Friday, April 29, 2011

And the winner of the Microplane tools-


#26 Ben and Suzanna


Email me your mailing address at and I will send your goodies on their way.

Bummed you didn't win? Check back next week for a very special Mother's Day gift giveaway!

Have a sweet weekend,

Wednesday, April 27, 2011

Housekeeping and two more days for entering the Microplane Giveaway

Finally added a "printer friendly" button to the bottom of each post. Now you can print my recipes with ease. Actually, SPH added the button. If I had attempted this feat, it wouldn't have been pretty.

Also added--a handy little button bar to share recipes through email, Facebook, Twitter, and the like. Or, you can use it share the current giveaway with others.

Lastly--my recipe index is up to date.

How'd all these items get done in one day, when they've been on my TTD ("things to do") list since January?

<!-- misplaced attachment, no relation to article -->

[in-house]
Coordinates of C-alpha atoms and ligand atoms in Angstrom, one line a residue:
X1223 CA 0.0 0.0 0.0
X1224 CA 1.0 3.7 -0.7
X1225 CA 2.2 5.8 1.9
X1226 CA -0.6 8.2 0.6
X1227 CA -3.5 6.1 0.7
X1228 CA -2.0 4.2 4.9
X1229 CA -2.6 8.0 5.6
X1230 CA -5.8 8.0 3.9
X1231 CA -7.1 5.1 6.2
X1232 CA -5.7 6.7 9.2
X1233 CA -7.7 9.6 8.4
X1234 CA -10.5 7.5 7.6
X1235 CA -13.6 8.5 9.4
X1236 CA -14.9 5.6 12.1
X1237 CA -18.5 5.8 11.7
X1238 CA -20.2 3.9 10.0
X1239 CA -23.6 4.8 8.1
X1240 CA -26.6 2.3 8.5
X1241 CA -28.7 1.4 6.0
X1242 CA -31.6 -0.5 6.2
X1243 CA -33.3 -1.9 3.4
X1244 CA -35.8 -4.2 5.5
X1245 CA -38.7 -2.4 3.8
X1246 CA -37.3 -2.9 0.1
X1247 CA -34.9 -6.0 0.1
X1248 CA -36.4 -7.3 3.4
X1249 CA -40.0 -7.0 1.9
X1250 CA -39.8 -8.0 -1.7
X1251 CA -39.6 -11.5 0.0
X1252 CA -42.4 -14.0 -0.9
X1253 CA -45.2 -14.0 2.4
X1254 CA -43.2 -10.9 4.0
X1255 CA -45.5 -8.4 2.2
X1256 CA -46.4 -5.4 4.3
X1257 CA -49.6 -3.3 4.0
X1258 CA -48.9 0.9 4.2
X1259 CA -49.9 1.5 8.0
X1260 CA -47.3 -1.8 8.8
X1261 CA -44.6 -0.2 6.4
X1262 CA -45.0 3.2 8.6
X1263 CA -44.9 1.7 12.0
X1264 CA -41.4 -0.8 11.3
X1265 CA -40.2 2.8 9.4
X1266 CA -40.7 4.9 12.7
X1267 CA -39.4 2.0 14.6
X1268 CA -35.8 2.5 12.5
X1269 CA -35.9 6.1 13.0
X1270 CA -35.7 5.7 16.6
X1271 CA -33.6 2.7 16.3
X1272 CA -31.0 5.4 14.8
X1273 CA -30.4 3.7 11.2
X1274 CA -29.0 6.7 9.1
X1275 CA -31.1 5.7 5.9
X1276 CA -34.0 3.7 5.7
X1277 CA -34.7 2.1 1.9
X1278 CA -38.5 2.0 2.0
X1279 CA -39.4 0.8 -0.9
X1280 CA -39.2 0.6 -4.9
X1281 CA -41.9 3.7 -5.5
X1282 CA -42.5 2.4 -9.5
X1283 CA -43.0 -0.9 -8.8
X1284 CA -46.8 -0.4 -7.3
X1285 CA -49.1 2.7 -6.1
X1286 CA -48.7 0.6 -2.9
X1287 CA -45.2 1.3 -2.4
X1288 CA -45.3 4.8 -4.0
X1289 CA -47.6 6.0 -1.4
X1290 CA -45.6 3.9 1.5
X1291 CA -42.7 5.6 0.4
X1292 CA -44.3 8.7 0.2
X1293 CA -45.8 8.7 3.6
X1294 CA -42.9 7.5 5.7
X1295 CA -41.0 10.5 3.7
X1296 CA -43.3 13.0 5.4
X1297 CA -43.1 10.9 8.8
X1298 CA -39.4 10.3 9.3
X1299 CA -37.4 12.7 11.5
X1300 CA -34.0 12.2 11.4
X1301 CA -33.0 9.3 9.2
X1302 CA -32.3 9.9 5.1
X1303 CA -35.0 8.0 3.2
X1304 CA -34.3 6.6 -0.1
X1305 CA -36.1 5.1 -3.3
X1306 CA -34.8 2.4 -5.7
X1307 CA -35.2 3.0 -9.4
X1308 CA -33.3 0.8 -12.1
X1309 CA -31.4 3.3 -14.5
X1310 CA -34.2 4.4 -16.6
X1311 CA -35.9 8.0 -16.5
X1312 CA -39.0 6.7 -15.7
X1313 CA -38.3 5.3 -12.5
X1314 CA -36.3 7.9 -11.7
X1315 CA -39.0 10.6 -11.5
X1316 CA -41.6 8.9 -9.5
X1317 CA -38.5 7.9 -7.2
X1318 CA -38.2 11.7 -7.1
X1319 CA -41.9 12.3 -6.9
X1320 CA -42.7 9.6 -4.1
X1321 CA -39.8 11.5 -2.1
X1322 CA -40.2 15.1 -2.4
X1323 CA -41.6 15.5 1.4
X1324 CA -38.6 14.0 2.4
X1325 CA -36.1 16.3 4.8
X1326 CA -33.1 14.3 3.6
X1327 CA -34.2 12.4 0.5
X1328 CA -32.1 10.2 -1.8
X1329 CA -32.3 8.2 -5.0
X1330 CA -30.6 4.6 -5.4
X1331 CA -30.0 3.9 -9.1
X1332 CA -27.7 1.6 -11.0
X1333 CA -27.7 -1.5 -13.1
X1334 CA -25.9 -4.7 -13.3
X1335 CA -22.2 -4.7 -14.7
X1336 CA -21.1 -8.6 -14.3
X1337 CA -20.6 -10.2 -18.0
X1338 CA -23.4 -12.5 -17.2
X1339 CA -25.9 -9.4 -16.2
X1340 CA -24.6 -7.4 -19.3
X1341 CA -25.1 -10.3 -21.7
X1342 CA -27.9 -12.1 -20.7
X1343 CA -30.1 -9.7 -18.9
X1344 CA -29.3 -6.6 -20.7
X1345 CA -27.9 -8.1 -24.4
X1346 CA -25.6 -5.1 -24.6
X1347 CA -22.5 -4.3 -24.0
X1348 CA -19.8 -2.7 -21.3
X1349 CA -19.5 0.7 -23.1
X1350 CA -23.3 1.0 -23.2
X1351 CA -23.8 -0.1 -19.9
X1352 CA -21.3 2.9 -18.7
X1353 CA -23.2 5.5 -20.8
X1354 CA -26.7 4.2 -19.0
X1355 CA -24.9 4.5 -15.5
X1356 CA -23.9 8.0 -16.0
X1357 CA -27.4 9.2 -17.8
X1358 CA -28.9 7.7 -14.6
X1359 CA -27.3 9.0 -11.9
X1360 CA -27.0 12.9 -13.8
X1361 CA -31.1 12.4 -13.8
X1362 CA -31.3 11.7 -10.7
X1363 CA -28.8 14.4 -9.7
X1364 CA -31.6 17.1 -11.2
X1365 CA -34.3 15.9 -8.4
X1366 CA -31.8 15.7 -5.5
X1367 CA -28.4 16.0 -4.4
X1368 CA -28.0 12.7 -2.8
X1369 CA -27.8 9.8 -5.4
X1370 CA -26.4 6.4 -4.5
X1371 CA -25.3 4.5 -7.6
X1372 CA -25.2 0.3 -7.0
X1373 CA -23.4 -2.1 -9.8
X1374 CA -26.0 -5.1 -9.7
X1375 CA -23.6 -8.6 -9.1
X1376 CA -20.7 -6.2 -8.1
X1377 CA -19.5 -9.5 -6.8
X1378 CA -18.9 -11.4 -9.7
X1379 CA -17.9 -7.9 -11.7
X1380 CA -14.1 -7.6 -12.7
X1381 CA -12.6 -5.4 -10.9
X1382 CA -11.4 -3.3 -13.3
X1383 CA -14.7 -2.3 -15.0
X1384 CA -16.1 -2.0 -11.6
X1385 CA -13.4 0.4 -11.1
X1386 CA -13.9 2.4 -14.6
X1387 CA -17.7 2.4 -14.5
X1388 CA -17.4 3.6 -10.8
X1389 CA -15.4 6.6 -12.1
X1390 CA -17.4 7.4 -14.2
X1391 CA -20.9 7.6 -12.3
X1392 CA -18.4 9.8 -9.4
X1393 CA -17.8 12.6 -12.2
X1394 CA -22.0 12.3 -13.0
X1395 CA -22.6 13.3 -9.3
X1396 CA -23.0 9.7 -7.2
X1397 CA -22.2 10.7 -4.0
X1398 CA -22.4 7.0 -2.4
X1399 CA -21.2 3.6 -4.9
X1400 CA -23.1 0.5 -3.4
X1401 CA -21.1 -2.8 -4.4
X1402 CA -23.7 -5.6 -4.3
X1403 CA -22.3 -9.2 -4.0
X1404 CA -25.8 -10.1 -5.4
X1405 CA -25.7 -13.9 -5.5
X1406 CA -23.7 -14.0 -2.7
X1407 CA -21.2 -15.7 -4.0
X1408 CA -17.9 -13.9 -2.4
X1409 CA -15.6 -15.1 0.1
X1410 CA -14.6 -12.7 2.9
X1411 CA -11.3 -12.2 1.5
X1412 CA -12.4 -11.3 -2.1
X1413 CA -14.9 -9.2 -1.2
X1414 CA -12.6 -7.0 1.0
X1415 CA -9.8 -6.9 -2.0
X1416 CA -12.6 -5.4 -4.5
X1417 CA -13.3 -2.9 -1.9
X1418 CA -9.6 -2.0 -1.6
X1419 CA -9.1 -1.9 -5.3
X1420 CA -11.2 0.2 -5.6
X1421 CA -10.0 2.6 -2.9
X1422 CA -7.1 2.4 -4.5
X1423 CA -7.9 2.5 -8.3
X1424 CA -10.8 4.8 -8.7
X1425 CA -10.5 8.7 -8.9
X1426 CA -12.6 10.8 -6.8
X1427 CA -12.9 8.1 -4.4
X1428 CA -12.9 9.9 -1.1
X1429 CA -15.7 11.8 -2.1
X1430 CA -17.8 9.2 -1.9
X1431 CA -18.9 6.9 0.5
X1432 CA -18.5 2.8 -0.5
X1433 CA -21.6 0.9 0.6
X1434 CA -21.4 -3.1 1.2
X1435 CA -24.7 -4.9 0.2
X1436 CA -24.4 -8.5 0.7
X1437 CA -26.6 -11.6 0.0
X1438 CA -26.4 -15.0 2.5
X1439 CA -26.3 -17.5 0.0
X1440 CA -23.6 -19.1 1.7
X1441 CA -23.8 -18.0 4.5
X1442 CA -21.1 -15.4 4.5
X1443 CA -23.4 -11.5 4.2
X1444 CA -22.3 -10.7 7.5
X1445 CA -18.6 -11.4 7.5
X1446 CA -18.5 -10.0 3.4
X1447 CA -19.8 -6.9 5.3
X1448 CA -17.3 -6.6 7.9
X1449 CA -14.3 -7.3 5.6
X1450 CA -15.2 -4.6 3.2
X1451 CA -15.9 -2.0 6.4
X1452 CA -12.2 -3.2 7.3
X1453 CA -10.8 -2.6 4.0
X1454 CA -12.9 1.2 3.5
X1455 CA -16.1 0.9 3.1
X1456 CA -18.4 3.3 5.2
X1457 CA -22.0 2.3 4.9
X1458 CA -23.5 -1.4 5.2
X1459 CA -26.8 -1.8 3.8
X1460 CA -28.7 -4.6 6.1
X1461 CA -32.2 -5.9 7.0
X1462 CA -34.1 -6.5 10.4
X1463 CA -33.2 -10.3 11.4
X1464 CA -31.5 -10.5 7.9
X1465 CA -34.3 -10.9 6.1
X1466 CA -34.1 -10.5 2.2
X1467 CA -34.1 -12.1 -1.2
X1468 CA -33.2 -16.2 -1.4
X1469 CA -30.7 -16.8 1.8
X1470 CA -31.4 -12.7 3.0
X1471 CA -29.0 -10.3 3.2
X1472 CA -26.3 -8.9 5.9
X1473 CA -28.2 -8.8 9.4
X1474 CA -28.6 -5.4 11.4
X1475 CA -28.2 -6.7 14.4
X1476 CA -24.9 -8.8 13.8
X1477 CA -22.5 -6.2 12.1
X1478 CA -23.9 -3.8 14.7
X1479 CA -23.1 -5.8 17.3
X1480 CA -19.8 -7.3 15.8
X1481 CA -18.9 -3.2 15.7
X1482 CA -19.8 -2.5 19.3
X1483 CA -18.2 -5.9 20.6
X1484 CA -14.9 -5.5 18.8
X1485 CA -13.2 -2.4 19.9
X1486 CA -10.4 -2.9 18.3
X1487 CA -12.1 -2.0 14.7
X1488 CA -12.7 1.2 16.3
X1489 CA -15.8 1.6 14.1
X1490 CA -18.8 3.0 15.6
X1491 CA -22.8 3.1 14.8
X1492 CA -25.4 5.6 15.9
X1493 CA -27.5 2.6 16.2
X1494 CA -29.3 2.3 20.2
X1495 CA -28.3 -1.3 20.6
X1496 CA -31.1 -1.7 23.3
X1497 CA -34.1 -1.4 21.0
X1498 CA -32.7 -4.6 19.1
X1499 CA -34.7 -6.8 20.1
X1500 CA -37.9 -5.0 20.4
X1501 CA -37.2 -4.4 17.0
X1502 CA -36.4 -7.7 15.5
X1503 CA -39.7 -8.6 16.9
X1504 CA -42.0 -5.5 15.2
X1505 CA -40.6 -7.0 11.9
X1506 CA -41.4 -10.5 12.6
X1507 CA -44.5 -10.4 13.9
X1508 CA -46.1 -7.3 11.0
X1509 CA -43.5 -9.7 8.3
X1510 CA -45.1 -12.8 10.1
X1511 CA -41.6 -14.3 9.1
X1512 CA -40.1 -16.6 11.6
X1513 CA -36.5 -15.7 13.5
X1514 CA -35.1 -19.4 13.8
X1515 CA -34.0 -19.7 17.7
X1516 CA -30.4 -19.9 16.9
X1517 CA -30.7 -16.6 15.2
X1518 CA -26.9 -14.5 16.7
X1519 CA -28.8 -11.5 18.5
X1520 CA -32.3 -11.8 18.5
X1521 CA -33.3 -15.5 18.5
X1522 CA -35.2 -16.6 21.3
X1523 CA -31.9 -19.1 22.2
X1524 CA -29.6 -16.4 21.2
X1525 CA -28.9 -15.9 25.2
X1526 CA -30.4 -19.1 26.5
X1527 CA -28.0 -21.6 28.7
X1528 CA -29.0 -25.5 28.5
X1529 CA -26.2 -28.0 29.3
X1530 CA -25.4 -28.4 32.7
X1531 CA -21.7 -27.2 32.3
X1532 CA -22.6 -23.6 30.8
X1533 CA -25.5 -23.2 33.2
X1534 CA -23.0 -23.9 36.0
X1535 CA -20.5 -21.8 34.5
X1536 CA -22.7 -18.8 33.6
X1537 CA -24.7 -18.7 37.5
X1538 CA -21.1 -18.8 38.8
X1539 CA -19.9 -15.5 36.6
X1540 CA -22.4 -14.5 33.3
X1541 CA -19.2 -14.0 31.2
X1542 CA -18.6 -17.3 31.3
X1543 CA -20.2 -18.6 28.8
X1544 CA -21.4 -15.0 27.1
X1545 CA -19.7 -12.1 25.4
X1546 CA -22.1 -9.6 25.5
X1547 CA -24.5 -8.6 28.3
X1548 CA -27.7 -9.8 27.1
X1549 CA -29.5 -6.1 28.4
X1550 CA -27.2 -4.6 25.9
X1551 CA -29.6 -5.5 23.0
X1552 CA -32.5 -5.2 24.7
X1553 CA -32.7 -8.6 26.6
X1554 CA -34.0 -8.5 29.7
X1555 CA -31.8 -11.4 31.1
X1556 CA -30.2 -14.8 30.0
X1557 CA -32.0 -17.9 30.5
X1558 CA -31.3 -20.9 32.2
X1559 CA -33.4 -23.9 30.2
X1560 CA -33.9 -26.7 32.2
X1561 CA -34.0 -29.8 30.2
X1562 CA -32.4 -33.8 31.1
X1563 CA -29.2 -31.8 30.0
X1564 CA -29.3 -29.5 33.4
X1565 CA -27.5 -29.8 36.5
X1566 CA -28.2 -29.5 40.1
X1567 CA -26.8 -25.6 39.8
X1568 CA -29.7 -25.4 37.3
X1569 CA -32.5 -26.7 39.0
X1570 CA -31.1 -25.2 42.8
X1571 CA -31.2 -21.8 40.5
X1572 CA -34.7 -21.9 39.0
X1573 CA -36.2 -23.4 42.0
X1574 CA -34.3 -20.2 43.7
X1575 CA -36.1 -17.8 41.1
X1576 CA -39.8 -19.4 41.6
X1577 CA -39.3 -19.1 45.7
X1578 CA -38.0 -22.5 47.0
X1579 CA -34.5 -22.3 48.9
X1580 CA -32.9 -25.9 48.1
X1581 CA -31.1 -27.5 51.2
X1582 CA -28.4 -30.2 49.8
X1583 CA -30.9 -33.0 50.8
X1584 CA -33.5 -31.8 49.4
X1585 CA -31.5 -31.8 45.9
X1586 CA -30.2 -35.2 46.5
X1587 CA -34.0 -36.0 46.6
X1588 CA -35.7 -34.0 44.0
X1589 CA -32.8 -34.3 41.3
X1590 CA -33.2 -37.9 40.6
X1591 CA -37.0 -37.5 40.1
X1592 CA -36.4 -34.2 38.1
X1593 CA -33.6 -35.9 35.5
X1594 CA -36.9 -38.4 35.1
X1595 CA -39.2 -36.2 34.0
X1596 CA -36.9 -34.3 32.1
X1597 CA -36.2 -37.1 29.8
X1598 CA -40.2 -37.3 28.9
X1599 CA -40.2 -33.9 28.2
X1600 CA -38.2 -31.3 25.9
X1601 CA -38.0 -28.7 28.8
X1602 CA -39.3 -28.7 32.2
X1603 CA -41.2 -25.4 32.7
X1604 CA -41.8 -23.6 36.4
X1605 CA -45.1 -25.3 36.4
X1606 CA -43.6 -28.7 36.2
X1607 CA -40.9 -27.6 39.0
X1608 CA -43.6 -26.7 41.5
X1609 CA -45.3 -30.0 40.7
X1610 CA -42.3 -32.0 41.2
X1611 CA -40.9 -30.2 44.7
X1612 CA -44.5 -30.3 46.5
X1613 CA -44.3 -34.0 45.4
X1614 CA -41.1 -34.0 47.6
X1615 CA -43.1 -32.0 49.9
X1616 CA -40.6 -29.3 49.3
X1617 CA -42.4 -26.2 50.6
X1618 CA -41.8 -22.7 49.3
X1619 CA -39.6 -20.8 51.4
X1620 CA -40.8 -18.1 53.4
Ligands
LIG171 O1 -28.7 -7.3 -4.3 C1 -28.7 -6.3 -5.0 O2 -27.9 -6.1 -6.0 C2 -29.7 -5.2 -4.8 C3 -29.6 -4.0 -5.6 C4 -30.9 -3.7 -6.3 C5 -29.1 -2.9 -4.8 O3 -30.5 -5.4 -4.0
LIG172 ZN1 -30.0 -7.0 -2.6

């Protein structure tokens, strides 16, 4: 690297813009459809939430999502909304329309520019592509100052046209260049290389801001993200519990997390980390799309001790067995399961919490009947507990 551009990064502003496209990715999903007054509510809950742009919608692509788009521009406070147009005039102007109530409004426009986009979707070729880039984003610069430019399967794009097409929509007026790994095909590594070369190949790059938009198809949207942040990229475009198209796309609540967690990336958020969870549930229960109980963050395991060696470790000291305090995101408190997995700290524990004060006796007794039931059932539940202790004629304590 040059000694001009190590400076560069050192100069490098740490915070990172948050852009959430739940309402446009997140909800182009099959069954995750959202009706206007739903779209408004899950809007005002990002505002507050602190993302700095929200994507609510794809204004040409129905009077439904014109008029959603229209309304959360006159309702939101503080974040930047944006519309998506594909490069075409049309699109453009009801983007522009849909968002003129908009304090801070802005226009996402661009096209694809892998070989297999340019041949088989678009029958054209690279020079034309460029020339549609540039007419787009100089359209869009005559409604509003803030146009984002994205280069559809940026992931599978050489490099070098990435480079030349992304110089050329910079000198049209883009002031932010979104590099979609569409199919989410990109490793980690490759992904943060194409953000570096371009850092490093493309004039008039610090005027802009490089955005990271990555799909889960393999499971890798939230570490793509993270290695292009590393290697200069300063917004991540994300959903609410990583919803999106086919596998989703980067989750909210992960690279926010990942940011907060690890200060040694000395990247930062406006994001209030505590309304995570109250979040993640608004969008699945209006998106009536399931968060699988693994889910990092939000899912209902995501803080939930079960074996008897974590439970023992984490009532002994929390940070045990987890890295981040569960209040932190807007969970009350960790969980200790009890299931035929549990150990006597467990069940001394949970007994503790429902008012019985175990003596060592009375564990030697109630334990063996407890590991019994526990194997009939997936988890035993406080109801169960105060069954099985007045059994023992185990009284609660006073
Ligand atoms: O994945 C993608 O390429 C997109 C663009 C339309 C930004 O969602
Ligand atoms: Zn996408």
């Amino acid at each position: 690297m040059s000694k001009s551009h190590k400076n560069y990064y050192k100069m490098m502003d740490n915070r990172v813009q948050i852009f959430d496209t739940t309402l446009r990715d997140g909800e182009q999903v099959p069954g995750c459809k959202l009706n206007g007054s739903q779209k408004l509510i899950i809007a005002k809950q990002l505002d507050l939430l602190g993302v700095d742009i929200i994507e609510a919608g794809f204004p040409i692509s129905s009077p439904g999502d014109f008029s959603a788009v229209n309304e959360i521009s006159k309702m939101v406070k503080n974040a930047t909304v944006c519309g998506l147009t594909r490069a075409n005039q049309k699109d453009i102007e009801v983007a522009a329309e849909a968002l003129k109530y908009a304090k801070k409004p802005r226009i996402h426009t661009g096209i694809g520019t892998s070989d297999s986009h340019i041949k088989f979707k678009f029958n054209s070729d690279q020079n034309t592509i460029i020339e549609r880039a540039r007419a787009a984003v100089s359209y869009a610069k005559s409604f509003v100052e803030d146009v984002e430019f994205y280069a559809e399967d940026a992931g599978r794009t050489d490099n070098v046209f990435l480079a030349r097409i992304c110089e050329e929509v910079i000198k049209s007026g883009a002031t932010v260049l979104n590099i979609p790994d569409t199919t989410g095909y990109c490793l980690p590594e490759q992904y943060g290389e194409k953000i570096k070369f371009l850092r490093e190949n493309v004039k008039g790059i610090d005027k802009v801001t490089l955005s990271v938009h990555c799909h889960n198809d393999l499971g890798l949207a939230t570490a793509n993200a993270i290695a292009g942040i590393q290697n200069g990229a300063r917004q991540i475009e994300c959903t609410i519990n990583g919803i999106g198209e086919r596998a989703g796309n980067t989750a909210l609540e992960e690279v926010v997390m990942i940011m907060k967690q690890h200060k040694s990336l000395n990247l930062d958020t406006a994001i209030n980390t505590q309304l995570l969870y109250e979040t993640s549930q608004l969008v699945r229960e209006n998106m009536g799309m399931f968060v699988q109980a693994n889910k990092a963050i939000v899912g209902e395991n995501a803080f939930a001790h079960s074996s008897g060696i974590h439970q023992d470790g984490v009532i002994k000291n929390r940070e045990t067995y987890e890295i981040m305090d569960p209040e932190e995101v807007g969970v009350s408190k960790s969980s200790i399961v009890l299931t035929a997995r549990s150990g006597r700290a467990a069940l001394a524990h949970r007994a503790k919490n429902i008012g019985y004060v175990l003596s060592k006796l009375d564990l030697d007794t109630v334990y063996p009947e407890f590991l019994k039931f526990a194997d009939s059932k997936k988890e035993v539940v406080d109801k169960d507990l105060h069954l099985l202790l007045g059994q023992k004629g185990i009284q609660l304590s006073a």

My mom and dad are visiting. Two extra sets of willing hands=lots of extra time to tackle all my projects.

And remember--two more days to enter the Microplane Giveaway!

Peas and love-

Monday, April 25, 2011

Microplane Tool Trio Basket Giveaway

I heart my Microplane zesters, graters and other kitchen tools. These high quality tools work beautifully and never let me down:

Now I have a question for you: how many of you prepared baskets for little ones to celebrate Easter?

One more question: how'd you like a basket of goodies for you?

All three of these Microplane tools are ready for your kitchen. As we've begun to plant our herb garden for the summer, I look forward to a lot of use from this herb mill that chops and minces herbs with restaurant-like results.